Agnosia is a rare condition in which a person cannot recognize and identify objects, people, or sounds through one or more senses, even though their sensory functions are otherwise typical.

Agnosia is a rare neurological disorder that impairs a person’s ability to recognize and identify familiar objects, people, or sounds despite having functioning senses.

In agnosia, the sensory organs — the eyes or ears — are not impaired. However, problems arise from a disconnect between what the organs perceive and how the brain interprets the information.

Agnosia usually affects only one sense. For example, a person might have trouble recognizing objects visually (visual agnosia) but have no difficulty recognizing them by touch or sound.

This article examines agnosia, including the types, causes, and outlook.

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There are three common types of agnosia.

Visual agnosia

Visual agnosia is a neurological condition in which people have difficulty identifying objects, even though they have typical vision. This difficulty is not due to a lack of basic visual acuity or intellectual capacity but rather a disconnect in the brain’s ability to process and interpret what the eyes see.

Visual agnosia has three subtypes:

Apperceptive agnosia

A person with apperceptive agnosia has trouble perceiving the shapes, sizes, or forms of objects. For example, they may not be able to tell the difference between a circle and a square. This makes it challenging to perform basic tasks such as sorting objects by shape or navigating environments filled with various items.

The underlying cause typically involves damage to the areas of the brain responsible for early stage visual processing.

Associative agnosia

In associative agnosia, there is a disconnect between the perception of an object and the understanding of its significance or use. For example, a person might see a key but not be able to link it to unlocking a door.

Unlike in apperceptive agnosia, people with associative agnosia may be able to describe what they see in terms of shape and color but may not recognize the object’s identity or purpose.

People with other forms of associative agnosia may have difficulty recognizing or using objects.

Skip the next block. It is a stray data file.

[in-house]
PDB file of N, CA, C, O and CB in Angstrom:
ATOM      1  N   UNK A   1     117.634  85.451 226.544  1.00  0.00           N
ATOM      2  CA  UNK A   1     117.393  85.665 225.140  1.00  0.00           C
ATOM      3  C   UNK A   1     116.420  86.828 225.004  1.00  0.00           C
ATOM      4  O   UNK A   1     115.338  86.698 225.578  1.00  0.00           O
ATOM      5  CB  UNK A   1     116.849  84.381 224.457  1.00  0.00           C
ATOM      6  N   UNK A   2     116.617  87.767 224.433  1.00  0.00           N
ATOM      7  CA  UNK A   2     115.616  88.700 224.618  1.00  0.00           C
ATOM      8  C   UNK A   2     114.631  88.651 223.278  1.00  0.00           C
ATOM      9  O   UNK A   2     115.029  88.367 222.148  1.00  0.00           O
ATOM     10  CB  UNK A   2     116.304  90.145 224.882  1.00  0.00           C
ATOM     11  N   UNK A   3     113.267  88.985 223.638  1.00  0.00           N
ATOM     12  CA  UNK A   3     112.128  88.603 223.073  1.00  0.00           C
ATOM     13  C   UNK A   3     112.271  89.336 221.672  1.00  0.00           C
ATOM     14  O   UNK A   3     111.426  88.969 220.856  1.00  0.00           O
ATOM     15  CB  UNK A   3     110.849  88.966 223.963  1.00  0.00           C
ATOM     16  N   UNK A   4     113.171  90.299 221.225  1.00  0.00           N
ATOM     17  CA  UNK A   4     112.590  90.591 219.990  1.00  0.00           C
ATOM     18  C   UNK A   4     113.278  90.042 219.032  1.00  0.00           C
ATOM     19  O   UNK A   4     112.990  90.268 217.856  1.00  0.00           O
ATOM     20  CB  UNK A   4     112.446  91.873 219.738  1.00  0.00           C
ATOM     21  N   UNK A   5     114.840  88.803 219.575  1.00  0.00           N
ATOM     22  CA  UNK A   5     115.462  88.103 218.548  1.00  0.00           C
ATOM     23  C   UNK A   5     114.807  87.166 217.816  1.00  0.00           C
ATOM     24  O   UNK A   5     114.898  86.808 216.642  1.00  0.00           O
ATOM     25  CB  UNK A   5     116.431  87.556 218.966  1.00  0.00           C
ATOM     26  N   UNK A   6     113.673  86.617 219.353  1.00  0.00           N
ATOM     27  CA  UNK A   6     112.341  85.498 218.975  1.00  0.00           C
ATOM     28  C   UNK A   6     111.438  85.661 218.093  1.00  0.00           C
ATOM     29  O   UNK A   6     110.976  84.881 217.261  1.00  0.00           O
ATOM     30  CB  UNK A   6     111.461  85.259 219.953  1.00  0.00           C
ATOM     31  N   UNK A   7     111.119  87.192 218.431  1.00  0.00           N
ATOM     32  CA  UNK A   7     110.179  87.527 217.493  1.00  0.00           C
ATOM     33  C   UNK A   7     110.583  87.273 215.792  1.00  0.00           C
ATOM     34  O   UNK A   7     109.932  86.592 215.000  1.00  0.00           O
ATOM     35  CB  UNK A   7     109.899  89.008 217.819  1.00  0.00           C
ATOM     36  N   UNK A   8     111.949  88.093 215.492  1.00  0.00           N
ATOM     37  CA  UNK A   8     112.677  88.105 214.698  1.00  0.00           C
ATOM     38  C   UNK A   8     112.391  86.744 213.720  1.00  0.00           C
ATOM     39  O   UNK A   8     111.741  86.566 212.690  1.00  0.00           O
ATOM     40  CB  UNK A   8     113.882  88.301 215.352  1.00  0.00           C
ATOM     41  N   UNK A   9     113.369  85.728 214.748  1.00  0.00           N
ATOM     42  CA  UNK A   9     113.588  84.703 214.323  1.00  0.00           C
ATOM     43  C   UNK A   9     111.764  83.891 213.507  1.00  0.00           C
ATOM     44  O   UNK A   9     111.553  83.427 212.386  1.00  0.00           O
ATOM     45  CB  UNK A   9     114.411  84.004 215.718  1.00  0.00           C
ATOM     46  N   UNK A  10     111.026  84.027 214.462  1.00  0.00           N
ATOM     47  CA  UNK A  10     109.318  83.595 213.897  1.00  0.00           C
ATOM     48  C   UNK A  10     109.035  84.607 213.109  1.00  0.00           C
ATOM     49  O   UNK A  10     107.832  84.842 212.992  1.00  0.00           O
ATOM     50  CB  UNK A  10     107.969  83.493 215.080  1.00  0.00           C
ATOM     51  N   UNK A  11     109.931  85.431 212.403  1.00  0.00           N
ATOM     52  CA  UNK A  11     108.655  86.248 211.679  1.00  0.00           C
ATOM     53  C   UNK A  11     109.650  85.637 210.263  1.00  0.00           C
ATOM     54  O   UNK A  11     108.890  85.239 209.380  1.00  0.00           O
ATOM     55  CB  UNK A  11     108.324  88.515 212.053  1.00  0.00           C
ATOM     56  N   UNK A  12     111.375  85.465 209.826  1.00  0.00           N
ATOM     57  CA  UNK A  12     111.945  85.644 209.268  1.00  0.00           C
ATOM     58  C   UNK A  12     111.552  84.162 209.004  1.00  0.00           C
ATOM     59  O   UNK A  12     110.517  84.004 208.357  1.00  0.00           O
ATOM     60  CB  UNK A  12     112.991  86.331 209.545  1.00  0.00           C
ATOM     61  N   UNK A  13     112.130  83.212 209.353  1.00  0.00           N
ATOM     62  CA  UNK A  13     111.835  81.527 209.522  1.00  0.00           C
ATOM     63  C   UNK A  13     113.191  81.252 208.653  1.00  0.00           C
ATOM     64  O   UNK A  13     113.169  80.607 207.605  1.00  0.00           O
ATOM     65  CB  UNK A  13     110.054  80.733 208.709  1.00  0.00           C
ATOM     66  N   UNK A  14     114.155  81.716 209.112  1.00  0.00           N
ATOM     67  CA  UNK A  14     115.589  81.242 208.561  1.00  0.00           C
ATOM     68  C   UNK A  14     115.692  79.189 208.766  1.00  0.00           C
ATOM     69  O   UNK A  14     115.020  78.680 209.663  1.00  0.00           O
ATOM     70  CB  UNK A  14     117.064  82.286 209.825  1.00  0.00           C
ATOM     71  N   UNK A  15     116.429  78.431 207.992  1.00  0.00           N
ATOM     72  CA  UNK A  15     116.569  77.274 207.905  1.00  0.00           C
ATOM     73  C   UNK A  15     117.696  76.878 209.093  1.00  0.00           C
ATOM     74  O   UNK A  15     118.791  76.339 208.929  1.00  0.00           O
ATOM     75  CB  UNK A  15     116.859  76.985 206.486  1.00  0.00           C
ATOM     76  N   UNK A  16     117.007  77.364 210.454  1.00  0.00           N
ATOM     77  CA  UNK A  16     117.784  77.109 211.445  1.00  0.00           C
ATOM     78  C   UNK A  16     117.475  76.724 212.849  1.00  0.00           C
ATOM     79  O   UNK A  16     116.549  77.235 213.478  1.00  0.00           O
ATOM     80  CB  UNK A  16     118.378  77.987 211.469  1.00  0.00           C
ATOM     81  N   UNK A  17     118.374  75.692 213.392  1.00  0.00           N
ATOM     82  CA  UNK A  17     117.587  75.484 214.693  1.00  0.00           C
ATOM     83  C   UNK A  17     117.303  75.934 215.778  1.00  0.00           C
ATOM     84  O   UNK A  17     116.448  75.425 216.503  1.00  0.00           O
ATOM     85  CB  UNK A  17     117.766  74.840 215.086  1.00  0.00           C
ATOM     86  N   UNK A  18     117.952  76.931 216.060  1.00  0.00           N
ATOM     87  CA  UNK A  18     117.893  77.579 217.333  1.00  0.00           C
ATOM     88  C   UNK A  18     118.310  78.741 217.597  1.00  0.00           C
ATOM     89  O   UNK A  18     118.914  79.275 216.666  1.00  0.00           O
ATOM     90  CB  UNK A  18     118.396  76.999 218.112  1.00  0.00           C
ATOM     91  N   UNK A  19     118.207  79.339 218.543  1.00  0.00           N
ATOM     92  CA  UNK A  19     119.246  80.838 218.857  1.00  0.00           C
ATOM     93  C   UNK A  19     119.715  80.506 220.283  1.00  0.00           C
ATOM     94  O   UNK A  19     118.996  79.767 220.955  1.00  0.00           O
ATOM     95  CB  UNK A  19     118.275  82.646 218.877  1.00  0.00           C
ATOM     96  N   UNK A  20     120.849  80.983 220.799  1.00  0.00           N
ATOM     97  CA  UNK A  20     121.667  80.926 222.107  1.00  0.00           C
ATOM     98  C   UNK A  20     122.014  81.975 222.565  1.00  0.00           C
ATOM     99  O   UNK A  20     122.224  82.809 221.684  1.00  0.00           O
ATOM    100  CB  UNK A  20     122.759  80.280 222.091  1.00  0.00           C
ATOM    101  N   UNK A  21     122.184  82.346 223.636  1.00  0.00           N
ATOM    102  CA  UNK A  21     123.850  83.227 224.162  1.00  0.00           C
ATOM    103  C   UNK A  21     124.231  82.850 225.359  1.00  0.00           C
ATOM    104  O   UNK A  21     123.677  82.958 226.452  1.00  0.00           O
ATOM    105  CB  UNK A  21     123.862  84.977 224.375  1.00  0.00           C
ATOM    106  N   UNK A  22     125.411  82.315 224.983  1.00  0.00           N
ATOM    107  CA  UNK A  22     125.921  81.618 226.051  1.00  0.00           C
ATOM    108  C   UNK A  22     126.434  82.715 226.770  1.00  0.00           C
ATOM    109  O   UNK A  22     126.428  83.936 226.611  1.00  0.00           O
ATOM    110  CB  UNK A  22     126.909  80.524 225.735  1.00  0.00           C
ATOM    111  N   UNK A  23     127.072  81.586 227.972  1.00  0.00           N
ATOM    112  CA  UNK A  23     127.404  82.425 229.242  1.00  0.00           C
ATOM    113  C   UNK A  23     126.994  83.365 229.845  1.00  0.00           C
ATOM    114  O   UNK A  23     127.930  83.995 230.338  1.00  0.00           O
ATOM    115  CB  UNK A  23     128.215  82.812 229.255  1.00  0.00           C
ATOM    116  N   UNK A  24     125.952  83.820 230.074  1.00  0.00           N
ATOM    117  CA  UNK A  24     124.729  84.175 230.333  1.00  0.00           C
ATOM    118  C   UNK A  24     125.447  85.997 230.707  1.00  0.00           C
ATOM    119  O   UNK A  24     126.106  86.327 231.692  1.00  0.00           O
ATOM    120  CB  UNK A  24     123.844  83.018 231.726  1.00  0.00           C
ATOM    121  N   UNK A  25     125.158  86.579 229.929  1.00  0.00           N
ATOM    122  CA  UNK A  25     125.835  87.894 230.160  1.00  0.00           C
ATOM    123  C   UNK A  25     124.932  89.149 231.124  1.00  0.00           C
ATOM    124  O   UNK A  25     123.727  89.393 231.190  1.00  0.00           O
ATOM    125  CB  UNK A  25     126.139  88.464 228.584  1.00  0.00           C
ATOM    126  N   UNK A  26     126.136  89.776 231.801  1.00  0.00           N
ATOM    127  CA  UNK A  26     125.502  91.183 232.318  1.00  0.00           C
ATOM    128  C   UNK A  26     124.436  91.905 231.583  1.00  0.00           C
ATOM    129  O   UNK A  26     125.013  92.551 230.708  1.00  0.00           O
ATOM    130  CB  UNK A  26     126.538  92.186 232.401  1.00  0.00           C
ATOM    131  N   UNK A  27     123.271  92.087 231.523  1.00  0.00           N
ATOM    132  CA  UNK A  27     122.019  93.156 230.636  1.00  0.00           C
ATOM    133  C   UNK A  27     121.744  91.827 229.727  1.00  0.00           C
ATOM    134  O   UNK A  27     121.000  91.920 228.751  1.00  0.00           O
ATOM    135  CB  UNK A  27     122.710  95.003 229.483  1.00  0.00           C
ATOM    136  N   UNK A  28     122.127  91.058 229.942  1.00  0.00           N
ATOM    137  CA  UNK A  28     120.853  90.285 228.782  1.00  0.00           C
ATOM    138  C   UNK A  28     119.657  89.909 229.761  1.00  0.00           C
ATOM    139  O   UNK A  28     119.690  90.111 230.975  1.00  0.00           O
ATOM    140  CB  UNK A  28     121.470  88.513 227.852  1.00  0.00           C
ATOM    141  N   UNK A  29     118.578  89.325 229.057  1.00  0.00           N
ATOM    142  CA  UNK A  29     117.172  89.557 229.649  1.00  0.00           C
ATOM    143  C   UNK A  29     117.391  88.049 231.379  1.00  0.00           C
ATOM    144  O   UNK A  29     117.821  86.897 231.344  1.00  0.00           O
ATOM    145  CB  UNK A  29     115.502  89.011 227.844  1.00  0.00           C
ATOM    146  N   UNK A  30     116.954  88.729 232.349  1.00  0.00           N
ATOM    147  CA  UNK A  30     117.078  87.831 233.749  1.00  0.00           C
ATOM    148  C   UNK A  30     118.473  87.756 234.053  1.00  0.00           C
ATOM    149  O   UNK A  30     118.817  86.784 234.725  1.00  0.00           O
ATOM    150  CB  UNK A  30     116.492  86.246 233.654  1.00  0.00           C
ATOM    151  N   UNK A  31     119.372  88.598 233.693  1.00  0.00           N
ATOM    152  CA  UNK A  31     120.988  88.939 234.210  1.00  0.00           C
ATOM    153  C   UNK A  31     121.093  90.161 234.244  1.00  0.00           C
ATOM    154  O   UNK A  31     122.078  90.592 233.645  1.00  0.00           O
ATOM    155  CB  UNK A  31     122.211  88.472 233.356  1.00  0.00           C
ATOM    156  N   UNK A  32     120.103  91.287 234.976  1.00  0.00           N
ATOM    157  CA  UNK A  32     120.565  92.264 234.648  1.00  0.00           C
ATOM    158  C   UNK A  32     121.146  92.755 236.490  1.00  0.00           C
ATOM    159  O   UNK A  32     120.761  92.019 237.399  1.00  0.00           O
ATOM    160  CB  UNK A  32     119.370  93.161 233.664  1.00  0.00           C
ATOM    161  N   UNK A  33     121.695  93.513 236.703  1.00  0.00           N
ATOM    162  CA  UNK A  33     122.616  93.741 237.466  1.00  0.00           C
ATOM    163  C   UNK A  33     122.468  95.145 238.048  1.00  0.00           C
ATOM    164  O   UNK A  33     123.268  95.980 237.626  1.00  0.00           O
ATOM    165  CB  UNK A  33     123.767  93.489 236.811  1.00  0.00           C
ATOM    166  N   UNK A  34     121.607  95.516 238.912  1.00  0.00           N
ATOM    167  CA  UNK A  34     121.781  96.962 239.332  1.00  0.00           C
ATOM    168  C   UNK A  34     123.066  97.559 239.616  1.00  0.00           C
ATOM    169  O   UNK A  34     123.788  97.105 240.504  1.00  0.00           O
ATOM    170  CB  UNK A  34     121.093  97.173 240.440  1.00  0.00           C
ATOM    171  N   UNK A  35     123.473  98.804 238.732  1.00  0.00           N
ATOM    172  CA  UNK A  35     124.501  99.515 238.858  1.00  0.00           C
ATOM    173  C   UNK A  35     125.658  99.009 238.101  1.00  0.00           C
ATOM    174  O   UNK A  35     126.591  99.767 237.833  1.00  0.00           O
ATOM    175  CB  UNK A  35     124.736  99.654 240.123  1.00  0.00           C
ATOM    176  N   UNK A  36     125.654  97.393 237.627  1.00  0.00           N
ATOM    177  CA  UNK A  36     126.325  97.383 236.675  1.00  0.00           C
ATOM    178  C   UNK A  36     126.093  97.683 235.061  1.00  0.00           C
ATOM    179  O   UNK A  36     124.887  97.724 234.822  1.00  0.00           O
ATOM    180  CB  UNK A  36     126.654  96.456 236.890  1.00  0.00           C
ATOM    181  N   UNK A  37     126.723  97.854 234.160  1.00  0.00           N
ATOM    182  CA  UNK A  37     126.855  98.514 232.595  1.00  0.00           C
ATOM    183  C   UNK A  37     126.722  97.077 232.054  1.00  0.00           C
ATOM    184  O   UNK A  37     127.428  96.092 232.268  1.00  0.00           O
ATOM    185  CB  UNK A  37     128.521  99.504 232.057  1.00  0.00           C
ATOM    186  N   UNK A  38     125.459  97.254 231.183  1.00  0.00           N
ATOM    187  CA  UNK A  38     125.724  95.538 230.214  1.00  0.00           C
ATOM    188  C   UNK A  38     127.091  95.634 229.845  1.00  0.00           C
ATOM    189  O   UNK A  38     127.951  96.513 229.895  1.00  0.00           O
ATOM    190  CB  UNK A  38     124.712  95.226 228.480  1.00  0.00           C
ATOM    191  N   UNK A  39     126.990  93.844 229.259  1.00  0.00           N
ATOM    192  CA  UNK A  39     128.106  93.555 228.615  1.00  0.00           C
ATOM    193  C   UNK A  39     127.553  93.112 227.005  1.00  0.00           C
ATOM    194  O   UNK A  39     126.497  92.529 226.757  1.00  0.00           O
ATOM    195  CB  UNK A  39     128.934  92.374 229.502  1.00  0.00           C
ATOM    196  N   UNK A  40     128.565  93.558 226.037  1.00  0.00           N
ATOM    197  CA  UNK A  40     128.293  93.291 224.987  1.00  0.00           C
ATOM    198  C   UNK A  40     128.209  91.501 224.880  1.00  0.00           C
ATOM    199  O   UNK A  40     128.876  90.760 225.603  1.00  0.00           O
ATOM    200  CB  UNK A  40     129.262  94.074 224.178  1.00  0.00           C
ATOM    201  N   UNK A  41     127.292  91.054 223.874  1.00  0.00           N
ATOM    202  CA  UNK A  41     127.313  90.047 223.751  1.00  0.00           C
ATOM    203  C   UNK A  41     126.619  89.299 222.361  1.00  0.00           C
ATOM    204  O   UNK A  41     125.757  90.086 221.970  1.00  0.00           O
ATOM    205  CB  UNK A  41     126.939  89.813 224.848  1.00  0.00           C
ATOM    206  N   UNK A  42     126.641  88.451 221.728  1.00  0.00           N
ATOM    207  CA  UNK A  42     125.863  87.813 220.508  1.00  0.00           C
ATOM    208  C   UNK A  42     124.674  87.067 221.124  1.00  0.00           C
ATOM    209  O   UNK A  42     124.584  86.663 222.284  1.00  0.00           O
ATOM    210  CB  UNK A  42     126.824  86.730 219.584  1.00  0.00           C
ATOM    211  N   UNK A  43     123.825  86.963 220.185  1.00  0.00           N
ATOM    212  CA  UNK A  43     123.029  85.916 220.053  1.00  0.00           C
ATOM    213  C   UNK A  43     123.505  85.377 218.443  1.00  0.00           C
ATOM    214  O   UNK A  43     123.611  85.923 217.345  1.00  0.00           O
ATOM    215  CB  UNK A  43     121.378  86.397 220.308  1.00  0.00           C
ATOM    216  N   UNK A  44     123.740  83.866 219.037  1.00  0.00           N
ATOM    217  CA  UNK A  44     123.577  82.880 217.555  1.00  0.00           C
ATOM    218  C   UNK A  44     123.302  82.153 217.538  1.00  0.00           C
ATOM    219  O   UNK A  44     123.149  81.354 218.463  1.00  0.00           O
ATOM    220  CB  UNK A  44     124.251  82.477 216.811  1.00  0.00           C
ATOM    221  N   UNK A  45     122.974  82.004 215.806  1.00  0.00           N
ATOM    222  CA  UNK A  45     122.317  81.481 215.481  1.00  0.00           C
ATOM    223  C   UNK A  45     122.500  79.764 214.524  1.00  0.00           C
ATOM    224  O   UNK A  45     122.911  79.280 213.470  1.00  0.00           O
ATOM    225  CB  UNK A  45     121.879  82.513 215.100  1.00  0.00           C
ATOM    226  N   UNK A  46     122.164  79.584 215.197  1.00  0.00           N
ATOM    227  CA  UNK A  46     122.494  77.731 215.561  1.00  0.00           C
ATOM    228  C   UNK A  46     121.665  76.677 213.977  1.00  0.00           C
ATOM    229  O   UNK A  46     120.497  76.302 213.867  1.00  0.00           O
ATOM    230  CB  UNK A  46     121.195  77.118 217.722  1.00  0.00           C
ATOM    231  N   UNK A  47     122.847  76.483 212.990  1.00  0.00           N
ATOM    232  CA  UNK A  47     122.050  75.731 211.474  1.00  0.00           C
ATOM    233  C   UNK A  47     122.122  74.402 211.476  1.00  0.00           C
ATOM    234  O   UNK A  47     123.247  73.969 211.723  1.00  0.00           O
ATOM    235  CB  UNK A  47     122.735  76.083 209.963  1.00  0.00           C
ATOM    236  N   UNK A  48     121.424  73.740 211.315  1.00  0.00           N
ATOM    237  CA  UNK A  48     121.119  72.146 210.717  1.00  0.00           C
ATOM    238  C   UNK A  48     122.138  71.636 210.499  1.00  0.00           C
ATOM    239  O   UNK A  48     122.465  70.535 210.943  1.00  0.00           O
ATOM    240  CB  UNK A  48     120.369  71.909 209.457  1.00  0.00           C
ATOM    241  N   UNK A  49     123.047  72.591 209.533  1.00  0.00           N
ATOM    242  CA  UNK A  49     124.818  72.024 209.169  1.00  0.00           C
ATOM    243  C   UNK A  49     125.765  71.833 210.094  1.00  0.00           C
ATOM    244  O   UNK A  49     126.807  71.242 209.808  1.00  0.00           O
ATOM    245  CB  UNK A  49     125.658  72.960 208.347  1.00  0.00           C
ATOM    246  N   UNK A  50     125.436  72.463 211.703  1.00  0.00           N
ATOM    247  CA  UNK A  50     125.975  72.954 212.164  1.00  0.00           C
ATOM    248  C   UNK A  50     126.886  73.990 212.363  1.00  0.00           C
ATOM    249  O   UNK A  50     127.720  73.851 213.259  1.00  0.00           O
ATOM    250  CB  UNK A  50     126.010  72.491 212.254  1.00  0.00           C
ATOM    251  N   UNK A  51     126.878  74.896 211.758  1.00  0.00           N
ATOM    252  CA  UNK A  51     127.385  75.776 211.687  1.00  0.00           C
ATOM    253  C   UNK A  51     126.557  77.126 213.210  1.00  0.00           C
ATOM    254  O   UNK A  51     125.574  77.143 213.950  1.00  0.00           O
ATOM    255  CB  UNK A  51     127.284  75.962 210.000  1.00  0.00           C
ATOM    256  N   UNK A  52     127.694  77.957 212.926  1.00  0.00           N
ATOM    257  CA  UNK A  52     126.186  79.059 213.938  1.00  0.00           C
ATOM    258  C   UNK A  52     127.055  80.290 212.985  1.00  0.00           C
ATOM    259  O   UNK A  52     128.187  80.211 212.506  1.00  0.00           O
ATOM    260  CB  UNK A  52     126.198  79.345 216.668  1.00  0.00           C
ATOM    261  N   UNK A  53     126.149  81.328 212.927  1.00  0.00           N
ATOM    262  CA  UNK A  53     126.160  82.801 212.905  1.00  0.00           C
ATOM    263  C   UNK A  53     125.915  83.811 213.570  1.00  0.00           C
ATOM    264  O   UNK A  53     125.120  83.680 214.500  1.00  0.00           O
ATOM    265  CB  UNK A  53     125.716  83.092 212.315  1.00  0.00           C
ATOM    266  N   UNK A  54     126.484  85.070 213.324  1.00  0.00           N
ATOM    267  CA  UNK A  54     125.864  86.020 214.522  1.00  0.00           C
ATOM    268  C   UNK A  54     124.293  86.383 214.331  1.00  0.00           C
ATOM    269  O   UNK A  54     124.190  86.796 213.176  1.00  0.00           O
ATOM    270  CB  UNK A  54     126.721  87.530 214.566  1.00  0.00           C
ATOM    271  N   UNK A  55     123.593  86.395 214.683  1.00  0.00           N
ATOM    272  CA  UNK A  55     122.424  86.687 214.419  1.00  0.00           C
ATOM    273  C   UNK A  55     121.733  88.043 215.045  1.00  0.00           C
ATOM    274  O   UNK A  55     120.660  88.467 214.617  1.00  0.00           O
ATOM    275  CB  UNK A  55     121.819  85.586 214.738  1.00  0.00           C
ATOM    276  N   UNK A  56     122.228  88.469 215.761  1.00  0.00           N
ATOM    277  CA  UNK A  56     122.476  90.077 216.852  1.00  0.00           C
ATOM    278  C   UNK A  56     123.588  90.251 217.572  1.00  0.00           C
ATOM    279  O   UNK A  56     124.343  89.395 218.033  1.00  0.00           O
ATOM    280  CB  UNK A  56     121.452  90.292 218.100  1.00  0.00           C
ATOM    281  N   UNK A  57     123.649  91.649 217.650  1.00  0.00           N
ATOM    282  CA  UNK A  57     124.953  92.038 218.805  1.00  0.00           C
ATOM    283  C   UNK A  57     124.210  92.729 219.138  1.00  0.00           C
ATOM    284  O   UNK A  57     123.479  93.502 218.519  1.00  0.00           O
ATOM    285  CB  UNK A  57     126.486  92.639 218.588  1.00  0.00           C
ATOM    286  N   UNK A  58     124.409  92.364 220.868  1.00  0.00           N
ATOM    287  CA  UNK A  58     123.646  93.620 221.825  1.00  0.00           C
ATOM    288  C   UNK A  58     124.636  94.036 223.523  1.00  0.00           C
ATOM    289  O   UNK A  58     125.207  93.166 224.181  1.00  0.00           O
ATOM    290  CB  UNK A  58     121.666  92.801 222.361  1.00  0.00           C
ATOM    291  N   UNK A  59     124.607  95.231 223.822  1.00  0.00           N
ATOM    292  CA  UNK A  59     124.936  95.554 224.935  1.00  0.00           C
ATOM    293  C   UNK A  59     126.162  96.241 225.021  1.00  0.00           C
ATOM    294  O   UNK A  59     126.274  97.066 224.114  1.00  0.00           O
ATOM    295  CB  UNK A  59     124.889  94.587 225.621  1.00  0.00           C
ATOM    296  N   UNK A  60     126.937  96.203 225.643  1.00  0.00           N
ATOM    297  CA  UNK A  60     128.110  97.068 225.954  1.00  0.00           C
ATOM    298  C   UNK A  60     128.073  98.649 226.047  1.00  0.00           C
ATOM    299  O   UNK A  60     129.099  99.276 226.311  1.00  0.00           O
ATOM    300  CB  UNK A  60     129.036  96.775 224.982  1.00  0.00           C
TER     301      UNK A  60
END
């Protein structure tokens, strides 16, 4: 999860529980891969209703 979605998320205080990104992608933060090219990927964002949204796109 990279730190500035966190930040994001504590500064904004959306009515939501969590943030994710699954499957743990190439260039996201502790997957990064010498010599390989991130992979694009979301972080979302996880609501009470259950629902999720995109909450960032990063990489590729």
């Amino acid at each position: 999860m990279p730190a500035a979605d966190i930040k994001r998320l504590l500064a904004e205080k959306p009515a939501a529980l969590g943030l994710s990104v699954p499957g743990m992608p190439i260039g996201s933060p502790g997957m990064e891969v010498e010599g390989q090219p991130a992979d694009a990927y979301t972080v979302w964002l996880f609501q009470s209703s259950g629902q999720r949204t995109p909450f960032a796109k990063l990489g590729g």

Associative agnosia often results from damage to the parts of the brain involved in higher level visual processing and memory integration.

Prosopagnosia (face blindness)

Prosopagnosia involves difficulty recognizing familiar faces, sometimes even including a person’s own face in the mirror. It can lead to significant social challenges, as recognizing others is crucial for personal interactions.

Prosopagnosia is typically associated with damage to the fusiform gyrus, a part of the brain that is essential to face perception.

Auditory verbal agnosia

A person with auditory agnosia has typical hearing but has difficulty interpreting or understanding the meaning of sounds. This disconnect is not due to problems with the ear but instead problems within the brain’s processing centers for auditory information.

Auditory verbal agnosia has two subtypes:

Pure word deafness

People with pure word deafness can hear sounds but have a specific impairment in recognizing spoken words. It is as if they hear words as unintelligible noise.

This condition can significantly disrupt verbal communication. A person may not understand spoken language, even though their speech production, reading, and writing abilities remain intact.

Pure word deafness is associated with damage to the brain’s language processing areas or disruptions in the neural pathways connecting these areas to the auditory cortex.

Nonverbal auditory agnosia

This subtype involves the inability to understand or interpret non-speech sounds such as a ringing phone, a barking dog, or a car horn. This can pose safety risks, such as not recognizing a fire alarm, and make it difficult for a person to navigate everyday environments.